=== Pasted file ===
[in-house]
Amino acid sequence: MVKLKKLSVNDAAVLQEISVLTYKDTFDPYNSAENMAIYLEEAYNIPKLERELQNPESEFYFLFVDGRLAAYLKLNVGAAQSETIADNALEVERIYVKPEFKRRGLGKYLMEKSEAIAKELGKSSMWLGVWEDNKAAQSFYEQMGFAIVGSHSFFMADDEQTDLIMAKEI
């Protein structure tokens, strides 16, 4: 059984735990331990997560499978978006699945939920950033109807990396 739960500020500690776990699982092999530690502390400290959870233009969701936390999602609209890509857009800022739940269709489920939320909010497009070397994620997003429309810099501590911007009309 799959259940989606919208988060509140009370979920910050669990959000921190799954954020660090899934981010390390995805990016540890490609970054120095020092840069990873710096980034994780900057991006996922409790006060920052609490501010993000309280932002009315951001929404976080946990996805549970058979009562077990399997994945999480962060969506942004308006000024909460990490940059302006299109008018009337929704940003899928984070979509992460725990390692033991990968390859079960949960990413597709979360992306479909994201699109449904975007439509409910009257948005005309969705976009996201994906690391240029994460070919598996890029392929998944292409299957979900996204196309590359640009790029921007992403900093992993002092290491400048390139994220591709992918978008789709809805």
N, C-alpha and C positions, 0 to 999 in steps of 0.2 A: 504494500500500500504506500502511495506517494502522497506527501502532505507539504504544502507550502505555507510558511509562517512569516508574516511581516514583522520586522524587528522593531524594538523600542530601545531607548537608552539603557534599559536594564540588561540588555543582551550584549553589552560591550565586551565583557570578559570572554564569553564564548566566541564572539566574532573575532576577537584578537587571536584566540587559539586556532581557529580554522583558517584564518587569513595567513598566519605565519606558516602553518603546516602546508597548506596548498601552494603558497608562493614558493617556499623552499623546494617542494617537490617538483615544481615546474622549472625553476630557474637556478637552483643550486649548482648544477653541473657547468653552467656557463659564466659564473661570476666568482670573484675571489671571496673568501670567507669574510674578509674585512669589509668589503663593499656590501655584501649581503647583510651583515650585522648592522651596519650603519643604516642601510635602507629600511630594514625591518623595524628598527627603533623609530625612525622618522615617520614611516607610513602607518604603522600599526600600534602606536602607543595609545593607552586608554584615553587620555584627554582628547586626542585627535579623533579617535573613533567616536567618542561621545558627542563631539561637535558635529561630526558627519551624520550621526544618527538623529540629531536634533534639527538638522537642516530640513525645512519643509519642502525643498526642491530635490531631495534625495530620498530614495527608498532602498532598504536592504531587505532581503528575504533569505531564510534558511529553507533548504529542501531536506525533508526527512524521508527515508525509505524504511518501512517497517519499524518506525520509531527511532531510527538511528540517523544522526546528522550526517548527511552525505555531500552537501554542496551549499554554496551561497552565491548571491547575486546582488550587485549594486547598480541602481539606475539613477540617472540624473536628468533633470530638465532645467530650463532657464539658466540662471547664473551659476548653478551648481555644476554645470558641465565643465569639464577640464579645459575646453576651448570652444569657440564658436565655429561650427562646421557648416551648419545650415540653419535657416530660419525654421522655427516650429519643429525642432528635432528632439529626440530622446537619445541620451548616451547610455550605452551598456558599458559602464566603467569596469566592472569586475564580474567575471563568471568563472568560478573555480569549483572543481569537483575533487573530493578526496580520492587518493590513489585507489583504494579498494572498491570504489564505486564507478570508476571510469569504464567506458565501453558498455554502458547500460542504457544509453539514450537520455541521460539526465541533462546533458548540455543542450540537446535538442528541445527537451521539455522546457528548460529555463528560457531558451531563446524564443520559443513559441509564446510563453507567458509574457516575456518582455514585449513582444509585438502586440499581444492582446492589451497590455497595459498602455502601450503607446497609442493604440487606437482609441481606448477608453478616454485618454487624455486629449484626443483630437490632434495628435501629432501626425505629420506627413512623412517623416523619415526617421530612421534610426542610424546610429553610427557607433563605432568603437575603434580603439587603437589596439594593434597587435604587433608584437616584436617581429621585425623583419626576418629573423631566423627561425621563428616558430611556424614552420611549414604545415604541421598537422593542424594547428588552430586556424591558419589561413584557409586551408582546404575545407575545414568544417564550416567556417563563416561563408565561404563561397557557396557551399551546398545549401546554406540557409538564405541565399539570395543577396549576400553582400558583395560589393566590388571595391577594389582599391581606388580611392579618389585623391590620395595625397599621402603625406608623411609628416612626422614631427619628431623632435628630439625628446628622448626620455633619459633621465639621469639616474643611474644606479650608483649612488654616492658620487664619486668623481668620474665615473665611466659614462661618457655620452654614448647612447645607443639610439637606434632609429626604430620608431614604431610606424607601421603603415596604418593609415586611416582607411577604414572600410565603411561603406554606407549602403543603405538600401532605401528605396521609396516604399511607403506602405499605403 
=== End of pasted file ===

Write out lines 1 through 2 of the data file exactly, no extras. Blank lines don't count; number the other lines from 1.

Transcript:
[in-house]
Amino acid sequence: MVKLKKLSVNDAAVLQEISVLTYKDTFDPYNSAENMAIYLEEAYNIPKLERELQNPESEFYFLFVDGRLAAYLKLNVGAAQSETIADNALEVERIYVKPEFKRRGLGKYLMEKSEAIAKELGKSSMWLGVWEDNKAAQSFYEQMGFAIVGSHSFFMADDEQTDLIMAKEI